Interdepartmental curricula are presented in the following programs:
Applications of Computing
Architecture and Engineering
Optimization and Quantitative Decision Science
Materials Science and Engineering
Robotics and Intelligent Systems
Technology and Society
Students also may combine an engineering curriculum with study in depth in other fields, such as overseas area studies or public and international affairs.
Most University programs and opportunities are available to B.S.E. as well as to A.B. candidates. A description of these is contained in the "Special Features of the Undergraduate Program" section. Of particular interest to B.S.E. students are the sections concerning advanced placement, advanced standing, writing requirement, auditing courses, graduate courses, and optional additional courses. Engineering students should also be aware of their eligibility for the programs in applied and computational mathematics, creative writing, dance, environmental studies, linguistics, musical performance, teacher preparation, theater, visual arts, and women and gender, as well as many other certificate programs.
Engineering students are encouraged to obtain international experience through participation in the University's Study Abroad Program or through summer internships and language study abroad. Interested students should begin planning early by meeting with the associate dean for undergraduate affairs to discuss suitable programs at overseas universities.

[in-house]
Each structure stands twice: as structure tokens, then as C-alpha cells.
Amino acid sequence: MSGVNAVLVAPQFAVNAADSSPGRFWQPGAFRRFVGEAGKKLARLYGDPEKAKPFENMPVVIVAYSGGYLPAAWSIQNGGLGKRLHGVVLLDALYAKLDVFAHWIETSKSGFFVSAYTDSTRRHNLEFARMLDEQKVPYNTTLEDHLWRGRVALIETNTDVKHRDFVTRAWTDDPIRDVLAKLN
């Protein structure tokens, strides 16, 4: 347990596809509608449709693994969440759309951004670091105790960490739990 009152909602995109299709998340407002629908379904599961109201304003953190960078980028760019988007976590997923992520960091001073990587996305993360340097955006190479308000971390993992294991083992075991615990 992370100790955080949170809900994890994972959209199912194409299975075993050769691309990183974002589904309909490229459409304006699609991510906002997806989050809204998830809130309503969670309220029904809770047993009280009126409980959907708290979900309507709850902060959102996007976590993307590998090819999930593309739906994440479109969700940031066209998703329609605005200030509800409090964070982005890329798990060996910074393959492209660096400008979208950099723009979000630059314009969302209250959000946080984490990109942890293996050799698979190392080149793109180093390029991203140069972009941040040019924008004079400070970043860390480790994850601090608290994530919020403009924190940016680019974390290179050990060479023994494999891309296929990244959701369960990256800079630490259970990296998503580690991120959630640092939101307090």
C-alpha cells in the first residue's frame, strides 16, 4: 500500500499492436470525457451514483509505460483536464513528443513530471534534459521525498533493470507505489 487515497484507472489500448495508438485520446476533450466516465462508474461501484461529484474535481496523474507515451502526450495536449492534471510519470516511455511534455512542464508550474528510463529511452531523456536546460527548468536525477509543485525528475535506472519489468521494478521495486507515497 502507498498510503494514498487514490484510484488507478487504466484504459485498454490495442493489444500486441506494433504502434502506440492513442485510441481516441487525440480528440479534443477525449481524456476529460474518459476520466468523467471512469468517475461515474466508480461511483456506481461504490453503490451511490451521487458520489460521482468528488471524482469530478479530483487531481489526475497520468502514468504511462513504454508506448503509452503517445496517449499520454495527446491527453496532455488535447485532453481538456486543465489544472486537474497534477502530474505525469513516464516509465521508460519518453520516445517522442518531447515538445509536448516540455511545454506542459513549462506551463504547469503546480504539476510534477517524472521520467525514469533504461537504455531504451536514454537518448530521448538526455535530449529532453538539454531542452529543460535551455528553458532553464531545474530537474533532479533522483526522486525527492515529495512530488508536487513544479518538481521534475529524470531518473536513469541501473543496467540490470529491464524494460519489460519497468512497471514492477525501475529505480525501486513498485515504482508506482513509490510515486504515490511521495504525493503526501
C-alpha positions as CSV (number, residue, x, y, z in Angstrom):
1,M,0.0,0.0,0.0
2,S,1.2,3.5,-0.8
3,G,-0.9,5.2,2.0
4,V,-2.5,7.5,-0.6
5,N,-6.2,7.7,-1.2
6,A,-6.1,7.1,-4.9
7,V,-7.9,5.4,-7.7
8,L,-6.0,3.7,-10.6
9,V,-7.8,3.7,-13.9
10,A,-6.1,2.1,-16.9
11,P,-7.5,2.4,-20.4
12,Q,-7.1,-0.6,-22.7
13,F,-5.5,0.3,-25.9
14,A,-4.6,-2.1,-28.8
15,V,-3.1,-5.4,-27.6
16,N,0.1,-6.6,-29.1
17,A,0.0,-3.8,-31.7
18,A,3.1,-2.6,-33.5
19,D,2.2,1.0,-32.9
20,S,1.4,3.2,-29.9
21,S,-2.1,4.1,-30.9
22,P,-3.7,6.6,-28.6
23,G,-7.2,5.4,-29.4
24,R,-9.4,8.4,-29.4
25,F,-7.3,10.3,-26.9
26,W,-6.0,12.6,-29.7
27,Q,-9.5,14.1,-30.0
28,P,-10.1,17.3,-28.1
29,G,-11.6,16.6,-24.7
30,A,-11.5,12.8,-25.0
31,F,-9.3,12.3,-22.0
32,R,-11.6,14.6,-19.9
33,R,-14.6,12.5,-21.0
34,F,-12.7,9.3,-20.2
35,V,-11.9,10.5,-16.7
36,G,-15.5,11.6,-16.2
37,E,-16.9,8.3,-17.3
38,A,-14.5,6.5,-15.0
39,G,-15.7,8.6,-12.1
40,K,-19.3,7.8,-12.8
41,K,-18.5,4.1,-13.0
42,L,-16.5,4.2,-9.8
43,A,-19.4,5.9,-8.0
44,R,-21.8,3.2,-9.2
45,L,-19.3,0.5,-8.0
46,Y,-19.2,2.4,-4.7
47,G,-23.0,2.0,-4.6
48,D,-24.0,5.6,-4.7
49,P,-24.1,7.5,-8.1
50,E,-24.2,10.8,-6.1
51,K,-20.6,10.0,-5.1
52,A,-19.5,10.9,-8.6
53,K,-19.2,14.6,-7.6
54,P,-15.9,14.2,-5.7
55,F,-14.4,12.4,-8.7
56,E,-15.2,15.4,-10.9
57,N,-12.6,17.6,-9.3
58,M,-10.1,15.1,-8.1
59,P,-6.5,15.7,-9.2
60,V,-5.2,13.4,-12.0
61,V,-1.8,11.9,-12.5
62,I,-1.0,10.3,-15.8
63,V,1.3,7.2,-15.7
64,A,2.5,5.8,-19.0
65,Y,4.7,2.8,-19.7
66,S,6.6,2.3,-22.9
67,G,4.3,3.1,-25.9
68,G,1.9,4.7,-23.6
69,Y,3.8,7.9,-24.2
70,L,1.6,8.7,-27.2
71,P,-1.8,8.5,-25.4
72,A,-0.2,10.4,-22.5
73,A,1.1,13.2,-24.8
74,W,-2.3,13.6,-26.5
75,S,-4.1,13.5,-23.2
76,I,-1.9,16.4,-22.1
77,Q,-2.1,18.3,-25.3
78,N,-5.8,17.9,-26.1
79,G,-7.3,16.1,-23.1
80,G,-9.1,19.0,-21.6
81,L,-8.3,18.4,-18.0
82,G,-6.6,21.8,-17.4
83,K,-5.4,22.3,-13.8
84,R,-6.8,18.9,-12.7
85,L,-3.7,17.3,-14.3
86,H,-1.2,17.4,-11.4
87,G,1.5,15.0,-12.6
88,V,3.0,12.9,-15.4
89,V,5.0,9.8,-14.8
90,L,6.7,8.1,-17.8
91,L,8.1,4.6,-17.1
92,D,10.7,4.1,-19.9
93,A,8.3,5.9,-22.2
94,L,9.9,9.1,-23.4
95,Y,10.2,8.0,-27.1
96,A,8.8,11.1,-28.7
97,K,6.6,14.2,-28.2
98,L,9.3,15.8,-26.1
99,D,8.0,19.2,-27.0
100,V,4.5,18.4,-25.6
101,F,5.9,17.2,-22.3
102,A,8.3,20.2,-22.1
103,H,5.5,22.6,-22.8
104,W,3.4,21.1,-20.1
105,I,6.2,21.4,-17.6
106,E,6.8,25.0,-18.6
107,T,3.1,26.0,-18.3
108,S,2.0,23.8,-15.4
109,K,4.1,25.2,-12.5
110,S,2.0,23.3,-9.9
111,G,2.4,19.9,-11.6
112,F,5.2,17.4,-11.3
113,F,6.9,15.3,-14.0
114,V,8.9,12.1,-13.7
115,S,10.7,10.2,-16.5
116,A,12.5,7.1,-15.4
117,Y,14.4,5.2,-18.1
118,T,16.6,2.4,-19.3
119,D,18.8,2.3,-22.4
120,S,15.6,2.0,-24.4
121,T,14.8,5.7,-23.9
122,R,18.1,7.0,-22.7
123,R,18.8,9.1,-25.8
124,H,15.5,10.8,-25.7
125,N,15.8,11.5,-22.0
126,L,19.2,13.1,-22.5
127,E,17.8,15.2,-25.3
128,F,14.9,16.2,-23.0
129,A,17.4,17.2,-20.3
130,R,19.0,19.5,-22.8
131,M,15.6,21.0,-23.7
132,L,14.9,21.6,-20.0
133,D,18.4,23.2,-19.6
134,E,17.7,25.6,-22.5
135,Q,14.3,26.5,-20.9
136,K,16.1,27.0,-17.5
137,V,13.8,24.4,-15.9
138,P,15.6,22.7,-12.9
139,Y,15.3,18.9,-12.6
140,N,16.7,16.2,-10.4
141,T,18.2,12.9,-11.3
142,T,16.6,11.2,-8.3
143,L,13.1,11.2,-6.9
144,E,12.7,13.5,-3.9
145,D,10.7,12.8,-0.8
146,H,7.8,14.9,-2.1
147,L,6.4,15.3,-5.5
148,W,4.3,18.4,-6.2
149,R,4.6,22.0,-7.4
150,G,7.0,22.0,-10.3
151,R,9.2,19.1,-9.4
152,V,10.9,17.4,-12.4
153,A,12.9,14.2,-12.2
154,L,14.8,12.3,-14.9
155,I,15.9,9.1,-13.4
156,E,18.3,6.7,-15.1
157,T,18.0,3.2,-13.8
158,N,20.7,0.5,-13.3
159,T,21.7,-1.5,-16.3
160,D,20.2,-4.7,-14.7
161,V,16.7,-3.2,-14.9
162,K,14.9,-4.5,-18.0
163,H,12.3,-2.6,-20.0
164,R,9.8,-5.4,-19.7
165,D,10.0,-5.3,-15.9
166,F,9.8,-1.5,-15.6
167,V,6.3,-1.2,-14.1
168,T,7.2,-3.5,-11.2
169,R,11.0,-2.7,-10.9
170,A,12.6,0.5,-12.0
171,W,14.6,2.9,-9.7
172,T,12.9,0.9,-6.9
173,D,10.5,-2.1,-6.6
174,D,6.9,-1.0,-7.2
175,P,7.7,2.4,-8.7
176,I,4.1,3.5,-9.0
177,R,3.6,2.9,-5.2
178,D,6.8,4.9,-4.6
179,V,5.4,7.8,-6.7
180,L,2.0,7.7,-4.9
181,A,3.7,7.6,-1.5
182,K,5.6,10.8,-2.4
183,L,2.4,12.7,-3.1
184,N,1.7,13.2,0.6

Preparation for Graduate Study. The curricula of the School of Engineering and Applied Science provide a strong foundation for graduate study. Graduate courses are readily accessible to qualified undergraduates.
The Keller Center for Innovation in Engineering Education equips undergraduate students, graduate students and faculty with the knowledge, mentoring and resources needed to conceive and execute projects of personal and societal impact. Keller Center does so by offering educational opportunities that bridge engineering and the liberal arts and help shape rewarding career paths. This includes co-curricular and curricular programs organized around design, design thinking, entrepreneurship and innovative teaching, at the intersection of technology and society.
In addition to courses, The Keller Center runs a range of co-curricular programs during the academic year and summers. These include the Princeton Startup Immersion Program (PSIP) – a global 10-week summer program for students seeking real-world experience working at startup companies in an immersive cultural and entrepreneurial environment. Locations are in NYC, Tel Aviv, and Shanghai. Tiger Challenge is a multi-year program in which student teams faculty advisers work with nonprofit and government partners to apply design thinking methodologies to complex societal issues in our community. The eLab Summer Accelerator and Incubator Programs provide student entrepreneurs with the resources and tools they need to initiate transformations through risk taking actions and value-creating organizations.